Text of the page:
In the past couple years, Zara, American Apparel, and Gap have all responded to customers' increasingly non-binary and genderqueer presentations by launching their own gender non-conforming clothing lines. But take a moment to peek at the Zara line launched a few months ago, and I’m sure you’ll agree it was hardly groundbreaking:
While these brands use progressive labels like “gender-neutral,” "ungendered" and “unisex” to describe their lines, in Zara's case, I think “shapeless mess of clothing garbage” is more appropriate. Too harsh? I’m not the only one!
Not to mention, these models are what we've come to expect from traditional fashion lines: cis, white, gender normative, and skinny as hell.
The point? It’s misguided for brands to think that folks who are re-imagining traditional gender presentations want to walk around in a bland, baggy uniform that renders them more invisible than they’ve previously been. If the future is genderless and genderless looks like Gattaca—let’s make a new flight plan.
But fear not! This week I learned about a new online department store in the works that plans to do genderqueer clothing right.
The store, which is being dubbed Harridan Township, is the brainchild of Mary Going, who received earlier acclaim for launching Saint Harridan, a masculine clothing line for women and transmen. After the launch Going heard from people in the queer and non-binary communities who wanted a clothing line specifically for them—and the idea for the shop was born.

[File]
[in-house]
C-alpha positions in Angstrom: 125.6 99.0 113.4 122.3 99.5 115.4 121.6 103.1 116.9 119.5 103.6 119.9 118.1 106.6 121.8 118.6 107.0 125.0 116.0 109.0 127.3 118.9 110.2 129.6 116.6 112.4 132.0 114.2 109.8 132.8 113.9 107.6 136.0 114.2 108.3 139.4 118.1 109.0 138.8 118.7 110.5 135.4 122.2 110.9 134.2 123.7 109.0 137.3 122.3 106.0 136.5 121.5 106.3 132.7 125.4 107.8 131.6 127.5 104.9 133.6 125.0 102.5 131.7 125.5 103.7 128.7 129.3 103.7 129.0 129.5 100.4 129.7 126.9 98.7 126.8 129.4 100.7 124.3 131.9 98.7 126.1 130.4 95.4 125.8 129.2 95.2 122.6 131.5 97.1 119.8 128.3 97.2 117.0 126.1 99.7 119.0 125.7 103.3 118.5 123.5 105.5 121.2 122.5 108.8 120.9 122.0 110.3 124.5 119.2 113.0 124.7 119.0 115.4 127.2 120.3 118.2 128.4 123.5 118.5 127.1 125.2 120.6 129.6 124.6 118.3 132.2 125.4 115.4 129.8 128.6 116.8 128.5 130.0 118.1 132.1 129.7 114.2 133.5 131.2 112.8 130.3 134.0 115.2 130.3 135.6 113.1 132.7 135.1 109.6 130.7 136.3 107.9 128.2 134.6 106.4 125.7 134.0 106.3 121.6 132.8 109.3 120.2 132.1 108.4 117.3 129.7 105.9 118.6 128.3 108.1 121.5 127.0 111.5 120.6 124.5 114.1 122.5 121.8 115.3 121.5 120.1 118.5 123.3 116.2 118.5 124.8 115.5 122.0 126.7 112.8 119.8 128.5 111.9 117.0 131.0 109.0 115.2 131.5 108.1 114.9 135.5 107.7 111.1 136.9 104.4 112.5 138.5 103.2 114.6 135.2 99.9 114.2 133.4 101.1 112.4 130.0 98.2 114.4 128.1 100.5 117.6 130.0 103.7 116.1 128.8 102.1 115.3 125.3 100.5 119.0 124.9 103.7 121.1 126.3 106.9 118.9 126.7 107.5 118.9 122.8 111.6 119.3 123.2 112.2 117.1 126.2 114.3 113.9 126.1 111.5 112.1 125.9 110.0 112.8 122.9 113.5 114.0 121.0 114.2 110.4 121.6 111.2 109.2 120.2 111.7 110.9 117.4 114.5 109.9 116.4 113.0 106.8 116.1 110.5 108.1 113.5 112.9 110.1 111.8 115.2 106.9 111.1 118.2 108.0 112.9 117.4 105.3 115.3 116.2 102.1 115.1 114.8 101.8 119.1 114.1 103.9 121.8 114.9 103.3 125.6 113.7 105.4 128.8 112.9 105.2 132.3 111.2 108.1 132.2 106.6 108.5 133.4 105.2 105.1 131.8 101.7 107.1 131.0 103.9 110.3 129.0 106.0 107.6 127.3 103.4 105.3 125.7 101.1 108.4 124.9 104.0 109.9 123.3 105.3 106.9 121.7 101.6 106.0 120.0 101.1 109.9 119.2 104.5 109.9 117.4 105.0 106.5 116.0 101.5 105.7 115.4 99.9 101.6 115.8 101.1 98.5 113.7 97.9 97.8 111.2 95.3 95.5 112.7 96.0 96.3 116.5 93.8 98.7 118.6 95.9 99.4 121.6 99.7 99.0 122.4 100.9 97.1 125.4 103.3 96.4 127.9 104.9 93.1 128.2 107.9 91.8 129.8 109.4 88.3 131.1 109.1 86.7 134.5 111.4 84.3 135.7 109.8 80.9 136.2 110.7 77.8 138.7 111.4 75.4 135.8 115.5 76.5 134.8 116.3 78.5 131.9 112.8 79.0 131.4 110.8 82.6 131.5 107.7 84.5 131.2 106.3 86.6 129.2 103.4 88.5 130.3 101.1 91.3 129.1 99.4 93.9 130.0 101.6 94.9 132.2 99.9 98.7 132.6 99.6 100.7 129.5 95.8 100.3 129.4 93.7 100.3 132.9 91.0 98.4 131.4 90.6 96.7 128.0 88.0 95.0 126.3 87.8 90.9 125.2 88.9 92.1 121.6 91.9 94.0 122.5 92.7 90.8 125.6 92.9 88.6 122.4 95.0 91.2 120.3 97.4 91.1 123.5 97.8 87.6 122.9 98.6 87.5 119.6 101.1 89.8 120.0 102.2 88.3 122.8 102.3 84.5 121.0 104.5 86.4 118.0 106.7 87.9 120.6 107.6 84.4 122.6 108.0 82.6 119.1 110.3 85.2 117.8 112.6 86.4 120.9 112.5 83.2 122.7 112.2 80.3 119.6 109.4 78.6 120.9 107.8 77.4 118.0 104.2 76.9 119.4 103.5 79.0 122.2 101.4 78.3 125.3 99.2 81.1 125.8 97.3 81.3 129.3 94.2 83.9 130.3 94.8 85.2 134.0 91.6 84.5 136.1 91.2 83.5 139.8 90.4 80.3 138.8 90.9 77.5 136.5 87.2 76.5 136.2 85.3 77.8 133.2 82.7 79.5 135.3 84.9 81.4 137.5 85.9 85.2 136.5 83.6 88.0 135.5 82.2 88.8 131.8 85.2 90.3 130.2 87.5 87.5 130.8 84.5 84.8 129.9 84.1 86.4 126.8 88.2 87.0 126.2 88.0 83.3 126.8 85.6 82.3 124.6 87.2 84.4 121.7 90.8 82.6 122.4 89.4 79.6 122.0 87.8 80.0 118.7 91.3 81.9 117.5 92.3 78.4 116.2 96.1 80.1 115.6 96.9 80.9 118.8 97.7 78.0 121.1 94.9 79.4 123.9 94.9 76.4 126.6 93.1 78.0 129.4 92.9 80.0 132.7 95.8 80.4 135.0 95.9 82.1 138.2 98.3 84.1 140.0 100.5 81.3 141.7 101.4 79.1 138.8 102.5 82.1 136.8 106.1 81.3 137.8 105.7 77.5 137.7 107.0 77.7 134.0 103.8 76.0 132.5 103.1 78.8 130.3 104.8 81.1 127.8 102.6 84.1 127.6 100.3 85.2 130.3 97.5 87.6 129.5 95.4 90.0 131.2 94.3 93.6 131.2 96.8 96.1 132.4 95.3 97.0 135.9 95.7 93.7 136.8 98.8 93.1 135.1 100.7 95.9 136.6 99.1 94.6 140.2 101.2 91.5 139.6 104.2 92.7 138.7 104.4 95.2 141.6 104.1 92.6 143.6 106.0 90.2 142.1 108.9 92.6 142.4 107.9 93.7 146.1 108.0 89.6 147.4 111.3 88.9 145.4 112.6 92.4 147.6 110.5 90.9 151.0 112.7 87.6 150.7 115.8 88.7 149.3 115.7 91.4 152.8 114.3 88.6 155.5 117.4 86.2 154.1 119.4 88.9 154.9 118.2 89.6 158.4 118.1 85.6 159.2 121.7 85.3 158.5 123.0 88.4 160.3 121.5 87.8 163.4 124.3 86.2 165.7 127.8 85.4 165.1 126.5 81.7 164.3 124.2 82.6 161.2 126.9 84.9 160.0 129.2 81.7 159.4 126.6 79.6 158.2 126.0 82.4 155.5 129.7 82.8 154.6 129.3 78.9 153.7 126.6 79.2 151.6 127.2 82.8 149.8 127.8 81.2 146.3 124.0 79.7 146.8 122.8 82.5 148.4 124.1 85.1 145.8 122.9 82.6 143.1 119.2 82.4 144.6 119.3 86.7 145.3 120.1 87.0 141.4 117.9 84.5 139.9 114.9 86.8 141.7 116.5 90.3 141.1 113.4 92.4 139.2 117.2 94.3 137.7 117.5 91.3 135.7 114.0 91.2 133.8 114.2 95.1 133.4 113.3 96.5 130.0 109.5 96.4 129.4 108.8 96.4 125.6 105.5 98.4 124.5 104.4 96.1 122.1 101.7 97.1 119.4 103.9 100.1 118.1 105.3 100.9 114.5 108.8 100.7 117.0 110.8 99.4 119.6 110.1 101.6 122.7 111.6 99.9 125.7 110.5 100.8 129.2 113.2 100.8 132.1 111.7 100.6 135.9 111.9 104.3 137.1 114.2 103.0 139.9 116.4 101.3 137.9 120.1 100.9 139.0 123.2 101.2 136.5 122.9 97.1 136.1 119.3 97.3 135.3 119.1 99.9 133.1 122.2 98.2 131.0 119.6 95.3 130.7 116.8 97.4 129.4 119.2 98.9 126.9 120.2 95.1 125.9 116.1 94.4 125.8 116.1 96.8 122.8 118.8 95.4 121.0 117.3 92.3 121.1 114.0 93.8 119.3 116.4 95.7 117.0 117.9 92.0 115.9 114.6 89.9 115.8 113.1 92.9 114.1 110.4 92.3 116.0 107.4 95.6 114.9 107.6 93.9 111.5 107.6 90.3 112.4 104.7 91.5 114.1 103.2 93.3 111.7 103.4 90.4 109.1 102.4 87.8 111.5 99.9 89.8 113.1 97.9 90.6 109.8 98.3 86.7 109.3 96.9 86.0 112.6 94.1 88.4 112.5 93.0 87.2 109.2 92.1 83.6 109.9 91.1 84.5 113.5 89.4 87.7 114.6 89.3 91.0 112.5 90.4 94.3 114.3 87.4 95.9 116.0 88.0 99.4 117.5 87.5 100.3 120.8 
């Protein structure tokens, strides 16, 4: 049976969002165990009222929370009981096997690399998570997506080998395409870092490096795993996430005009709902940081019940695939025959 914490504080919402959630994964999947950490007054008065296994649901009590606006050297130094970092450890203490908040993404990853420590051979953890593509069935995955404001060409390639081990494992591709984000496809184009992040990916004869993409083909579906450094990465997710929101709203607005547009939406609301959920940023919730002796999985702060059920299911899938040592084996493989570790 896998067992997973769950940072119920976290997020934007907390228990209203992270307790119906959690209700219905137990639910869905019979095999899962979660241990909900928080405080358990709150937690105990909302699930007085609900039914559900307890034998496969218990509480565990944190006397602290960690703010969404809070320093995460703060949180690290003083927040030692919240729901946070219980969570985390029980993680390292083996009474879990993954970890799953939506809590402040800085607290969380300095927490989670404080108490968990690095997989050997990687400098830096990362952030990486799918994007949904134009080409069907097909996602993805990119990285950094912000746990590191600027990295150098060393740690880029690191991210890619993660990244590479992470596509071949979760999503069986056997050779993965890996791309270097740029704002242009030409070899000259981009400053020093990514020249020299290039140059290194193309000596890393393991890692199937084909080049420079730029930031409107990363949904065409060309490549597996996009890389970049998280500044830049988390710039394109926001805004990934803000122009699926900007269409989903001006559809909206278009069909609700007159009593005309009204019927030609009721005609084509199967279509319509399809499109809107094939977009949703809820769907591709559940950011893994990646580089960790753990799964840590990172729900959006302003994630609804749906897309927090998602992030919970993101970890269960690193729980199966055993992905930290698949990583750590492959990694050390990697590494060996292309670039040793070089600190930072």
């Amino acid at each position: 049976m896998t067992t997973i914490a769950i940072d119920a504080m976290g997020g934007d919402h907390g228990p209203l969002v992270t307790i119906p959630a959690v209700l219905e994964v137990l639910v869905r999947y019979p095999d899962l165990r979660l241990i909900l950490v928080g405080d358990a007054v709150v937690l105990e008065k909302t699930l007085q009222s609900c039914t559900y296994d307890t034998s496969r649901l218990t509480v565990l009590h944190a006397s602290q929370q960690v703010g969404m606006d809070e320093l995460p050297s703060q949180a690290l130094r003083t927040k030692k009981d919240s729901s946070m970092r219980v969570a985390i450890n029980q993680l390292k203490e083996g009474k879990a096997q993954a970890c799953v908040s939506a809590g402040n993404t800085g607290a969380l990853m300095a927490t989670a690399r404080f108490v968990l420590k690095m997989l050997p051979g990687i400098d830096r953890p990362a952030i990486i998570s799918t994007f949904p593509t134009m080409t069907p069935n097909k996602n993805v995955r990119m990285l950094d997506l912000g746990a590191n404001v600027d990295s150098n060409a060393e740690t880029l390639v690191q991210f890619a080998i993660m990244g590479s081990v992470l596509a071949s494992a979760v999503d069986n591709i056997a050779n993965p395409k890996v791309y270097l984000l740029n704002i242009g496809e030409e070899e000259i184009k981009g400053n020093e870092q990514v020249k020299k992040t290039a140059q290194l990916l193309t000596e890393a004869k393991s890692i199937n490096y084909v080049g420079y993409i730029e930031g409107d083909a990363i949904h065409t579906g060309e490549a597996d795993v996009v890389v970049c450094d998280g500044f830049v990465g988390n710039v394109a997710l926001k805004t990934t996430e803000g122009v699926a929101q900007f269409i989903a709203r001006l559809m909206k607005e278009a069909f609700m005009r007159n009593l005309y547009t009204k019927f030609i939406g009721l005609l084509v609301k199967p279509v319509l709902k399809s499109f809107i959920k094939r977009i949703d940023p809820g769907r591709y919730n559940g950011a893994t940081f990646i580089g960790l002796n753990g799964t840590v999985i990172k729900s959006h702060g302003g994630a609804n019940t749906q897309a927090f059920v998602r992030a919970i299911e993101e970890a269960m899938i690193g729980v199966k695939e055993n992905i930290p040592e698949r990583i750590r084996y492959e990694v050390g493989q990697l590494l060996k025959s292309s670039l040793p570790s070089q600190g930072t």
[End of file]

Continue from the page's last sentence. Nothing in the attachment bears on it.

Going recently launched a Kickstarter to raise money for what she's billing as a store for all gender queer folks. If funded, it will feature five different labels, each with its own personality (some feminine, some masculine, some a mix.) The names of the labels give a feel for the kind of items they'll include—for example, Mr. Mary, Button Row, and Love, Jeffrey.
“We are not gender neutral. We are gender excited, gender experimental, gender queering,” the Kickstarter page promises.
Harridan Township's universal sizing system will dispense with classic women sizes (0-24) and male sizes (28-42). Instead, its sizing will be based off of different body shapes, and the store will offer a questionnaire to help assess individual sizing for garments.
At the time of publication, the Kickstarter has raised $34,000 of its target $250,000 goal. The campaign closes in less than a month, so if you're looking for a non-potato sack option for yourself, now you know where to send your money!
Cleo Stiller is a digital producer covering the intersections of sex, tech and culture. Words to live by: get your money's worth.